June Mazer Lesbian Archives

The Archives, originally called the West Coast Lesbian Collections, was founded in Oakland California, in 1981. Six years later it was moved to Los Angeles by Connexxus Women’s Center/Centro de Mujeres. The Archives acquired its present name after the death of June Mazer, in honor of her work as a community activist and invaluable supporter of the Archives.

The June L. Mazer Lesbian Archives remains the only archive on this side of the continent that is dedicated exclusively to preserving lesbian history and to guaranteeing that those who come after us will not have to believe that they “walk alone.” The Archives is committed to gathering and preserving materials by and about lesbians and feminists of all classes, ethnicities, races and experiences. Included are personal letters and scrapbooks, artwork, manuscripts, books, records, newspapers, magazines, photographs, videotapes, flyers, papers of lesbian and feminist organizations, private papers, and even clothing, such as softball uniforms from the 1940s and 50s.

Hundreds of lesbians and feminists have been inspired to donate artifacts of their personal and collective histories. The Archives encourages all lesbians to deposit the everyday mementos of your lives so that others can discover them in the future. The privacy of any donor is protected to whatever extent she desires.

In 1989, the archives earned 501(c)(3) nonprofit status and received donated space from the city of West Hollywood, where it remains today. The mission of the Mazer Archives is to collect, preserve and make accessible lesbian, feminist and women’s queer history as a means of providing a link among all generations of lesbians; to develop social activities, educational events, opportunities and programs that promote historical awareness; and to provide research and resource facilities.

The all-volunteer staff of the Mazer Archives not only keeps the doors open, but also helps to make lesbian communities and others aware of our history through speaking engagements, the Archives’ newsletter, In The Life, (no longer in publication), and special programs and exhibits.

Training for Change

Training for Change  creates training and capacity-building resources for activists and other groups working on equity and social justice issues. Training material topics include Diversity and Anti-Oppression resources, Meeting Facilitation, Team-Building, and Organizing Strategies.

“Training For Change | Movement and Capacity Building at the Grassroots.” n.d. Accessed January 22, 2019. https://www.trainingforchange.org/.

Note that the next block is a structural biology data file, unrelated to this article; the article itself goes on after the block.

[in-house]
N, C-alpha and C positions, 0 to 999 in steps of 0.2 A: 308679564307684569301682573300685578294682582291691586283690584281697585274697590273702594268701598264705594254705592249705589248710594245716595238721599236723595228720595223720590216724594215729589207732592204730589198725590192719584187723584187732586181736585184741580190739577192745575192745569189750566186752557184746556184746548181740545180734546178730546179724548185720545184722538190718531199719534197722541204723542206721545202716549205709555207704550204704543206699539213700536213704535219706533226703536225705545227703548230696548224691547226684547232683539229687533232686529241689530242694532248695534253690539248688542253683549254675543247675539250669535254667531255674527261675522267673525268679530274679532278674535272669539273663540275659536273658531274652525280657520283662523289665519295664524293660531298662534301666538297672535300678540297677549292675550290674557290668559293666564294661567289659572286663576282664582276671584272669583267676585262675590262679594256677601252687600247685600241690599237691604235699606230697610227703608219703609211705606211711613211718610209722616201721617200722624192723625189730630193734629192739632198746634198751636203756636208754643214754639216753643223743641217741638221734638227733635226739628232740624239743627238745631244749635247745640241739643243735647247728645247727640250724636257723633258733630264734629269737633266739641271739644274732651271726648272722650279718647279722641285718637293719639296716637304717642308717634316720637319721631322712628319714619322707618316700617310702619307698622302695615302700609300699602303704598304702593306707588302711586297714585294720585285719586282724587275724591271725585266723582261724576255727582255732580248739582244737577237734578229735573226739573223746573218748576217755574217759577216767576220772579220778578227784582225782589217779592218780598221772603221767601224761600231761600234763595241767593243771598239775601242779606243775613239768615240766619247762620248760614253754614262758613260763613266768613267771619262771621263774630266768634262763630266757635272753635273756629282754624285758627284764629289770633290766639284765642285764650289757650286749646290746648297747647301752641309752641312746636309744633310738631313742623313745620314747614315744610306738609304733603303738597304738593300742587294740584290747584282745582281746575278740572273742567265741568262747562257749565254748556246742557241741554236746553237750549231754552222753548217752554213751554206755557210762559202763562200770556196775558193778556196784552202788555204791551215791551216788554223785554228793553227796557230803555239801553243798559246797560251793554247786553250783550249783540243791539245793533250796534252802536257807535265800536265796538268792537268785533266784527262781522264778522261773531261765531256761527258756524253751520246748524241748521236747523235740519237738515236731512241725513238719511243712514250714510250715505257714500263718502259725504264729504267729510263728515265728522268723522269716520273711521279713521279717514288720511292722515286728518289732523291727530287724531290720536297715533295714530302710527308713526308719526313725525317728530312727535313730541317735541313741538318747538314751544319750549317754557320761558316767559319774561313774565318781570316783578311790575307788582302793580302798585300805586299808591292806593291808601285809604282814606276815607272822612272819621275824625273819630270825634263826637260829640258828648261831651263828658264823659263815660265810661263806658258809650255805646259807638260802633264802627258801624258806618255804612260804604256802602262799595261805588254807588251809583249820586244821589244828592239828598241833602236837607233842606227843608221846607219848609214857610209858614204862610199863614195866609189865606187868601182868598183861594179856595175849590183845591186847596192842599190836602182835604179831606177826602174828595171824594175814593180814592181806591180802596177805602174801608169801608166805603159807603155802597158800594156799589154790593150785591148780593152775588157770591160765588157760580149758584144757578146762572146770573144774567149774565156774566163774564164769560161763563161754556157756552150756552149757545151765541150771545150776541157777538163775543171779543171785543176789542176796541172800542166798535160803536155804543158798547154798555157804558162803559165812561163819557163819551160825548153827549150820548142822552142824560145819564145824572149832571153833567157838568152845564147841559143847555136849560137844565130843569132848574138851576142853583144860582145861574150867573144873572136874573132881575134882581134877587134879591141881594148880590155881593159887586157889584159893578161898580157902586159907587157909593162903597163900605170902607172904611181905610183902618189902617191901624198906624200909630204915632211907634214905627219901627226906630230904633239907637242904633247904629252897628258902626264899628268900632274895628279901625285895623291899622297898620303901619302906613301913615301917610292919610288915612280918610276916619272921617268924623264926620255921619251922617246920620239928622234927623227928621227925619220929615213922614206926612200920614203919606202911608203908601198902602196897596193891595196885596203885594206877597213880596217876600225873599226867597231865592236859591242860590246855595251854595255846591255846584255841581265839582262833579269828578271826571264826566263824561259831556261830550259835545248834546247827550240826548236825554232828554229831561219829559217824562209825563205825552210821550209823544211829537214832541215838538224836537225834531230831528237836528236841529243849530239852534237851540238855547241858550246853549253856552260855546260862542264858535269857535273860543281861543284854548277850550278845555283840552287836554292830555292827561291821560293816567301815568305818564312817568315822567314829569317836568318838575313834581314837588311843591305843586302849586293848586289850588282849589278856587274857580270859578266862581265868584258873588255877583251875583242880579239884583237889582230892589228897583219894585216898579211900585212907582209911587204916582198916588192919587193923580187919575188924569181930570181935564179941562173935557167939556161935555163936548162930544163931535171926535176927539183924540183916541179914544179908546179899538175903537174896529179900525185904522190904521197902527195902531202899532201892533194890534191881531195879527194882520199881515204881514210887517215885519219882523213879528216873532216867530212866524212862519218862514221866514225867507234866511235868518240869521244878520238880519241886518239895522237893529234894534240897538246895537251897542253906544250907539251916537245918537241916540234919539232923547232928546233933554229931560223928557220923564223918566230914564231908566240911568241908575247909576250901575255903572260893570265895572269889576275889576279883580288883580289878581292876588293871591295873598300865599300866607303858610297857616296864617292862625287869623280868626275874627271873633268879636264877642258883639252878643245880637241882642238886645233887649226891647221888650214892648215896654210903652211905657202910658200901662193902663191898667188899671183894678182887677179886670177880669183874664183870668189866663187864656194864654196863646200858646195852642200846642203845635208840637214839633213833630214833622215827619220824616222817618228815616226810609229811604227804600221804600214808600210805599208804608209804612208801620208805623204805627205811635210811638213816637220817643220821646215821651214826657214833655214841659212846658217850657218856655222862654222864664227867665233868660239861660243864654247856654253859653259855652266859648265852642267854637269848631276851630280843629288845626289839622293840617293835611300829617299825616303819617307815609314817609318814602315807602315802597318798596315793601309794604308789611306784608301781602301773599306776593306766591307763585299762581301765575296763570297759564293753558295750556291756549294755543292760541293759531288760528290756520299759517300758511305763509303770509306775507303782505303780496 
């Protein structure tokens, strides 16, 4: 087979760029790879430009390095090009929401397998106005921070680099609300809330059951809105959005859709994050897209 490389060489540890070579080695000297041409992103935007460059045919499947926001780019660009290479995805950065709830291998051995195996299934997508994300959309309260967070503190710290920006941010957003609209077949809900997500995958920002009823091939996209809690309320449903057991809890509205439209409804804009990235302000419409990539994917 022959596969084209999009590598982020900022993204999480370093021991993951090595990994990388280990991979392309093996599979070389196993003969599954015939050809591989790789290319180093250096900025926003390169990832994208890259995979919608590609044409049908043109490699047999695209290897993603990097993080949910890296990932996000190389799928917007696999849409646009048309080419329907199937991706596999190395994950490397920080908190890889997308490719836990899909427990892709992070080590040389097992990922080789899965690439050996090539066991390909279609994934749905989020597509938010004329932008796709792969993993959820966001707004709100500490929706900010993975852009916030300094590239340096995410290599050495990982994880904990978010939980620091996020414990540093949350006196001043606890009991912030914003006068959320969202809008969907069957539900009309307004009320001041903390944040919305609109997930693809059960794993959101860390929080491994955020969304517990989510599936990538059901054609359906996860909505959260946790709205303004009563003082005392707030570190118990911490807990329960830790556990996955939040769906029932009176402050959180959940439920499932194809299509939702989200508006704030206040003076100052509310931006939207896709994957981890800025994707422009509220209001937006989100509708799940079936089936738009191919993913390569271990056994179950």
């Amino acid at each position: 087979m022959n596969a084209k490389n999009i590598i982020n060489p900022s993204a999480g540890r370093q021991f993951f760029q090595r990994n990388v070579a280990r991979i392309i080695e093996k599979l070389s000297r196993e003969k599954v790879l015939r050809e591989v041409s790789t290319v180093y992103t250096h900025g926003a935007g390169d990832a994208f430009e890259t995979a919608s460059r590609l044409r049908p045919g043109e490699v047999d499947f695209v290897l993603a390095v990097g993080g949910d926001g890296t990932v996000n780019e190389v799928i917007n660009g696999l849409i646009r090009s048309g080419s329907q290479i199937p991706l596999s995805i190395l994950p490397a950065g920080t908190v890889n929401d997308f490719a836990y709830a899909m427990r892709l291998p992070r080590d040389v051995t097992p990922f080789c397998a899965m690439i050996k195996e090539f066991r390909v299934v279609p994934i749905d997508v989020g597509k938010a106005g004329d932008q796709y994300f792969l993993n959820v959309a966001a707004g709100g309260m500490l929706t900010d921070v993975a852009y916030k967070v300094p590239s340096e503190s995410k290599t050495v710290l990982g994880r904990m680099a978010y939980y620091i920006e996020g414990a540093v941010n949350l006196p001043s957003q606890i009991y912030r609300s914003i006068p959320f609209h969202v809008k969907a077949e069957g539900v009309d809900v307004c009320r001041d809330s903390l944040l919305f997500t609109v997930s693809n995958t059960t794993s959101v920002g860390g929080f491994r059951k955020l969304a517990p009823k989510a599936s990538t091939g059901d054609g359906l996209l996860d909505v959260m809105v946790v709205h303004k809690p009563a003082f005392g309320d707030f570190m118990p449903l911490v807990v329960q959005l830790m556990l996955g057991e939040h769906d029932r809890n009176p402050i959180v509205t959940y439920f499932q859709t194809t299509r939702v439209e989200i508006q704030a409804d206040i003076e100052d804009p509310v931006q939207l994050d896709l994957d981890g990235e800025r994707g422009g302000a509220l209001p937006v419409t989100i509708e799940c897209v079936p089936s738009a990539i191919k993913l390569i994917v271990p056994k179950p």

“Free as in sexist?” Free Culture and the Gender Gap / Joseph Reagle

This article is particularly valuable when discussing stereotypical and default modes of collaboration and communication within technical communities. Reagle focuses particularly on gender, but the framework laid out here also has resonance for technical development involving other underrepresented communities.

“Despite the values of freedom and openness, the free culture movement’s gender balance is as skewed (or more so) as that of the computing culture from which it arose. Based on the collection and analysis of discourse on gender and sexism within this movement over a six–year period. I suggest three possible causes: (a) some geek identities can be narrow and unappealing; (b) open communities are especially susceptible to difficult people; and, (c) the ideas of freedom and openness can be used to dismiss concerns and rationalize the gender gap as a matter of preference and choice.”

Reagle, Joseph. 2012. “‘Free as in Sexist?’ Free Culture and the Gender Gap.” First Monday 18 (1). http://firstmonday.org/ojs/index.php/fm/article/view/4291.

digitization: just because you can, doesn’t mean you should / Tara Robertson

In this blog post, Robertson takes a critical look at Reveal Digital’s work to digitize On Our Backs (OOB), a lesbian feminist porn magazine that ran from 1984-2004. She points out that there are ethical issues with digitizing and making print collections like OOB available online and that Reveal Digital needs more robust ethical guidelines and take-down policies. Robertson also emphasizes the importance of working with people who were featured in OOB and appear in the collection, citing their right to be forgotten.

Robertson, Tara. 2016. “Digitization: Just Because You Can, Doesn’t Mean You Should.” Tara Robertson. March 20, 2016. http://tararobertson.ca/2016/oob/.

Finding Gender-Inclusiveness Software Issues with GenderMag: A Field Investigation

Gender inclusiveness in computing settings is receiving a lot of attention, but one potentially critical factor has mostly been overlooked—software itself. To help close this gap, we recently created GenderMag, a systematic inspection method to enable software practitioners to evaluate their software for issues of gender-inclusiveness. In this paper, we present the first real-world investigation of software practitioners‘ ability to identify gender-inclusiveness issues in software they create/maintain using this method. Our investigation was a multiple-case field study of software teams at three major U.S. technology organizations. The results were that, using GenderMag to evaluate software, these software practitioners identified a surprisingly high number of gender-inclusiveness issues: 25% of the software features they evaluated had gender-inclusiveness issues.

Burnett, Margaret, Anicia Peters, Charles Hill, and Noha Elarief. 2016. “Finding Gender-Inclusiveness Software Issues with GenderMag: A Field Investigation.” In , 2586–98. ACM Press. https://doi.org/10.1145/2858036.2858274.